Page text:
10 - 23 - 2013
Thoughts on Gardening in October…wonderful weather brings us back to the garden.
We are having the most welcome and refreshing rains…drought busting rains! The cooler temperatures and rain is one of the reasons why there is no better time than right now to update your garden landscape. Your garden has no chance to be fabulous next Spring unless you implement some key elements this fall. Best of all, all of the nurseries are restocking their inventories with wonderful fresh plants from California and Oregon, and the greenhouses are stocked with fresh and fragrant pansies and the offers from bulb companies abound.
Natural fall décor is so easy to find these days - love white pumpkins used this way.
What an easy way to make your entry more inviting – talk about curb appeal.
White pumpkins and some vine in a wooden box – so simple!
What a gorgeous fall centerpiece – in shades of white.
Would not have thought about using pistachios this way – love the look.
More white pumpkins – and a touch of blue in the hydrangea.
You know by now, my good gardeners, that timing is everything with gardening – and this month is the critical month to nail timing! Beautiful lawns of lush rye and fescue, planters filled with colorful pansies, tulips and daffodils in all their glory and trees filled with spring flowers – plan for all of this now – and get planting if you haven’t already done so.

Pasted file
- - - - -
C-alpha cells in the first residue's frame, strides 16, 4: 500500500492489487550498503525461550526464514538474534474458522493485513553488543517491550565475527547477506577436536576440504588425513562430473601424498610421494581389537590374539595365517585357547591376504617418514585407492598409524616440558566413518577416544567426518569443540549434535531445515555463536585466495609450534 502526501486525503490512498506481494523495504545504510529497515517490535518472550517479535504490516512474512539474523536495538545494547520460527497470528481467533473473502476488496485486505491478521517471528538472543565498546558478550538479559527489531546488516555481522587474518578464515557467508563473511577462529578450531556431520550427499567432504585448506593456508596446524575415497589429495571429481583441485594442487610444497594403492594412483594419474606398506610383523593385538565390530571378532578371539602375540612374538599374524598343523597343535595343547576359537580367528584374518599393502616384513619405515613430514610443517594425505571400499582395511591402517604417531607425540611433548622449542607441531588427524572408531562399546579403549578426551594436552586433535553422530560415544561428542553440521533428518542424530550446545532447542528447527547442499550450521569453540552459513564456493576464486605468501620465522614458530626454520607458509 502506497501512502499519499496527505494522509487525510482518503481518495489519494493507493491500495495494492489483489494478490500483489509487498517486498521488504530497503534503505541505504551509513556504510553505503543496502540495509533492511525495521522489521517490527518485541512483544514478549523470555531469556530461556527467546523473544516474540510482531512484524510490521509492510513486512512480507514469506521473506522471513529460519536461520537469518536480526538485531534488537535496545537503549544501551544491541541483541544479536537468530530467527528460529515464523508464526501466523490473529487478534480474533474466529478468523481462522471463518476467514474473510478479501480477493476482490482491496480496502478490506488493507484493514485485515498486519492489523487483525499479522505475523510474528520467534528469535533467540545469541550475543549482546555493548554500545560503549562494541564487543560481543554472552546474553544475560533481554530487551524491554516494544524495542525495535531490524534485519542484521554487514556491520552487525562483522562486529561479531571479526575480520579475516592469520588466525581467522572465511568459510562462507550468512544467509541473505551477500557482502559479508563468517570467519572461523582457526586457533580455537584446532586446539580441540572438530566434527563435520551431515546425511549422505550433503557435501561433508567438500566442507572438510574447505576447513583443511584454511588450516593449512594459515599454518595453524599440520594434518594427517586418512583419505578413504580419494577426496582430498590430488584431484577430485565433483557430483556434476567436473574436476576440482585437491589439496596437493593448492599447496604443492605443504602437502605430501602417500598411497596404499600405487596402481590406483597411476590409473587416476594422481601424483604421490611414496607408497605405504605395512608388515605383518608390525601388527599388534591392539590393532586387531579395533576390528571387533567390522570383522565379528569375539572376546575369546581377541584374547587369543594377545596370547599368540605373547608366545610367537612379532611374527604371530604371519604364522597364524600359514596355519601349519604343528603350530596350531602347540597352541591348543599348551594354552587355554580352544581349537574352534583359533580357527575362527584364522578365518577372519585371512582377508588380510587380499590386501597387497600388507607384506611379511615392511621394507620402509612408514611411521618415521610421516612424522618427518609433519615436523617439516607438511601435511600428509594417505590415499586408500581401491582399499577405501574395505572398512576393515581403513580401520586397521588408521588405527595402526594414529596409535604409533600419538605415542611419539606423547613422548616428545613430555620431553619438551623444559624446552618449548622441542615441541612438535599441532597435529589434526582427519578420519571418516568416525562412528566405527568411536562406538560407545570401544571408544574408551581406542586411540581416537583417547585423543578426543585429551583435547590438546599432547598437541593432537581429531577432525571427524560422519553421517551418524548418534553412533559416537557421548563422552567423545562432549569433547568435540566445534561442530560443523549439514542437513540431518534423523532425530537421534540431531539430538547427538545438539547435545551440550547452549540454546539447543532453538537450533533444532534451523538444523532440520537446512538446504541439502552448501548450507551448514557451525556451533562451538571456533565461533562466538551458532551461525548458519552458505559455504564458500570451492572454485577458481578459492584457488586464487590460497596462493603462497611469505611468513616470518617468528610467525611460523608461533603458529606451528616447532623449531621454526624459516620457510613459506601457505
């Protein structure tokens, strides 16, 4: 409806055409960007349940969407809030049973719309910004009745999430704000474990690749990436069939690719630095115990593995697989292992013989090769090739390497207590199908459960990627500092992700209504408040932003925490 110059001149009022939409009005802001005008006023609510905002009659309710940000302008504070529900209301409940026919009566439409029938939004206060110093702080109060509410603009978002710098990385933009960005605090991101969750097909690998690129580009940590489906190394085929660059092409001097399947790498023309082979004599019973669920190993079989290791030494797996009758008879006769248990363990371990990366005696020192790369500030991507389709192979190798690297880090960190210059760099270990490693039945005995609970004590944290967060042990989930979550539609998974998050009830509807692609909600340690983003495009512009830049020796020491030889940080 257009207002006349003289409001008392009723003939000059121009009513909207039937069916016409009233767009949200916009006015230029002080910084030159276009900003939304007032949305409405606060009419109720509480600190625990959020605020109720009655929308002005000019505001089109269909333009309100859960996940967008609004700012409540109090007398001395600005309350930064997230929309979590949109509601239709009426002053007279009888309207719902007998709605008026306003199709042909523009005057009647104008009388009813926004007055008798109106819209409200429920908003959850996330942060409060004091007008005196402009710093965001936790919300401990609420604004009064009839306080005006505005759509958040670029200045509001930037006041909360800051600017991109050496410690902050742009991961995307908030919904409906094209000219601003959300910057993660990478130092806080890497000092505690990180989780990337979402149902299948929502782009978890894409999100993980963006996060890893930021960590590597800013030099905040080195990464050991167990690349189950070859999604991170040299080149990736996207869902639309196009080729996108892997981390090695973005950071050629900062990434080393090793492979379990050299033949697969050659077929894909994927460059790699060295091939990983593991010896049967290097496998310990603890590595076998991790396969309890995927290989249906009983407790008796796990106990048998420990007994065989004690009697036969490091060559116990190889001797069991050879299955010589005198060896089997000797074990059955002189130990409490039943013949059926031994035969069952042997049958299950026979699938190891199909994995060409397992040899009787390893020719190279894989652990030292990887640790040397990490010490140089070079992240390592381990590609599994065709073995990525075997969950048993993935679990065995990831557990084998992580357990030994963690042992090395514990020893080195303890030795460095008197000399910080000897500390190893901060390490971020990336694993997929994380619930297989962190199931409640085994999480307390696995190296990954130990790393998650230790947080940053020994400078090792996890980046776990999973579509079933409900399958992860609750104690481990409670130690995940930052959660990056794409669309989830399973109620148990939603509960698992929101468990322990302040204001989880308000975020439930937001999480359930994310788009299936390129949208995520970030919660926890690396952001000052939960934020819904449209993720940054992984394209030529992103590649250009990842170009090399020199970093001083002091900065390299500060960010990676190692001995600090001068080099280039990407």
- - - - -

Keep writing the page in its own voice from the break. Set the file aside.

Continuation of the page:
Top Things to do in October
· Enjoy the best weather of the year.
· Fire up your outdoor fireplace, pit or chimenea – throw on some fresh pinon for good measure.
· If you want green grass during the fall, early winter and early spring – and have a Bermuda grass lawn, scalp and over seed with a blend of rye and fescue this month for best results.
· Before you remove your summer annuals – walk through your gardens and assess the winners and losers – make a mental note, take a picture, or jot this down in your garden journal.
· Last call for bulb orders and plant as they arrive. Remember the “early, middle, late” mantra when ordering. And think sweeping drifts, not tulips planted in onesies and threesies.
· Pay special attention to areas to cleanup around peonies, roses and other flowers that are prone to fungal diseases; don’t leave any debris in place.
· Don’t completely deadhead faded perennials, biennials and annuals if you want to collect seed (non-hybrids only) or wish to let them self-sow for next year’s show. Nicotiana, poppies, larkspur, and many others fall into this leave-alone group; some plants must be left in place or seeds shaken around during cleanup to insure the next generation. Plants with showy or bird-friendly seed heads, like coneflowers, also get a stay of execution.
· Sow seeds of poppies, larkspur and cosmos – this will add a cutting garden dimension to your garden next year.
· Continue to enjoy the hummingbirds and butterflies - your garden should be a swarming with them.
I am using these small conservatories for all holidays…this one for fall.